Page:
Monday, March 11, 2013

WNU #1167: Hondurans March to Protest New Laws

Weekly News Update on the Americas
Issue #1167, March 10, 2013

1. Honduras: 200-Km March Protests “Model Cities,” Mining Law
2. Chile: Hydroelectric Projects Threaten Sacred Mapuche Sites
3. Mexico: Dissident Teachers March Against Education “Reform”
4. Argentina: Court Overturns Menem’s Arms Smuggling Acquittal
5. Links to alternative sources on: Latin America, Argentina, Bolivia, Peru, Colombia, Venezuela, Honduras, Guatemala, Mexico, Haiti, US/immigration

ISSN#: 1084 922X. Weekly News Update on the Americas covers news from Latin America and the Caribbean, compiled and written from a progressive perspective. It has been published weekly by the Nicaragua Solidarity Network of Greater New York since 1990. It is archived at For a subscription, write to Follow us on Twitter at

*1. Honduras: 200-Km March Protests “Model Cities,” Mining Law
Hundreds of campesino, indigenous and African-descended Hondurans demonstrated in Tegucigalpa on Mar. 6 after marching 200 km from the northern town of La Barca to protest new laws on mining and the Special Development Regimes (RED), better known as “model cities” [see Update #1160]. Entitled “For Dignity and Sovereignty, Step by Step,” and sponsored by 47 organizations—including the Broad Movement for Dignity and Justice (MADJ), a group that fights against corruption and for the defense of natural resources—the march started on Feb. 25, with more people joining as it passed through their communities. Protesters said they would remain in the capital in front of the National Congress until Mar. 8.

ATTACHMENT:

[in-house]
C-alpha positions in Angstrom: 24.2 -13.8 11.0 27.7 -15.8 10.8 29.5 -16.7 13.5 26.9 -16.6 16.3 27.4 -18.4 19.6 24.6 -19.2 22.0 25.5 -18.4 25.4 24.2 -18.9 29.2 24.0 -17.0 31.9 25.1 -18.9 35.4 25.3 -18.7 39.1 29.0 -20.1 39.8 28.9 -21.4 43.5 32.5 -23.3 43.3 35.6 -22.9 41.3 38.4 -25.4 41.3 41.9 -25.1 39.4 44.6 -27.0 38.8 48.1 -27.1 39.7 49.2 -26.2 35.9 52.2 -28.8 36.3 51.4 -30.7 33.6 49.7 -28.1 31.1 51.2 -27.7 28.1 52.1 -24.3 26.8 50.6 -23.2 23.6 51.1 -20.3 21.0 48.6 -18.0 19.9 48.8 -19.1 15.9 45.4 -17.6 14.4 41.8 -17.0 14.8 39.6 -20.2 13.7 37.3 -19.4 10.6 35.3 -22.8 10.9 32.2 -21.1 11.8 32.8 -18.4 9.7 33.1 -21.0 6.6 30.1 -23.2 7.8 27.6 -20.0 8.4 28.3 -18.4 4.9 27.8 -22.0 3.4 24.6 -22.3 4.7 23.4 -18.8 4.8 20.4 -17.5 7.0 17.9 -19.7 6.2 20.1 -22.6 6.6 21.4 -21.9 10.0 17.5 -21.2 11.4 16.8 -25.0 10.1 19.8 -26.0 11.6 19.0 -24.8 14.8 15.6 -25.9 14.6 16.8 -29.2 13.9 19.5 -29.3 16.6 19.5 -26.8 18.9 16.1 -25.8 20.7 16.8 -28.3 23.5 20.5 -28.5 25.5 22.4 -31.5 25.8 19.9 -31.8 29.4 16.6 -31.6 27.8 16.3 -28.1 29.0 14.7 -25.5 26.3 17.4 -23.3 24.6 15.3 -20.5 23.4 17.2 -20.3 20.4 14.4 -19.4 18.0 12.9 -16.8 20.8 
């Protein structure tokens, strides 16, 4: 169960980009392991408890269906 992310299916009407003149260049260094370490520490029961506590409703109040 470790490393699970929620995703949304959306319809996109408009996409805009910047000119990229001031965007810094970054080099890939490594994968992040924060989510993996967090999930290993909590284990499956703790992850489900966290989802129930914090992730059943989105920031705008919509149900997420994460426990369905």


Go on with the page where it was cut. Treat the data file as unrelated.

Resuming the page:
“The sectors represented here are defending their territories, the natural wealth of their communities, and public properties,” MADJ member Hermes Reyes told ACAN-EFE, the Central American branch of the Spanish wire service EFE. Protesters said the RED law will create autonomous cities--like Hong Kong when it was under British rule--that would be controlled by foreign private capital. The Minerals and Mines law will expand mining in Honduras, endangering the environment, according to the marchers. Reyes said the government has already granted 90 mining concessions in the Caribbean coast department of Atlántida, in the western departments of Santa Bárbara, Lempira and Ocotepeque, and in the eastern department of Olancho. The protesters were also opposing an Agricultural Modernization law and changes to the Constitution, and were demanding the immediate release of Aguán Valley campesino José Isabel (“Chavelo”) Morales, who they said has been in prison for four years “for a homicide he didn’t commit,” the killing of an employee of Aguán landowner and business magnate Miguel Facussé Barjum.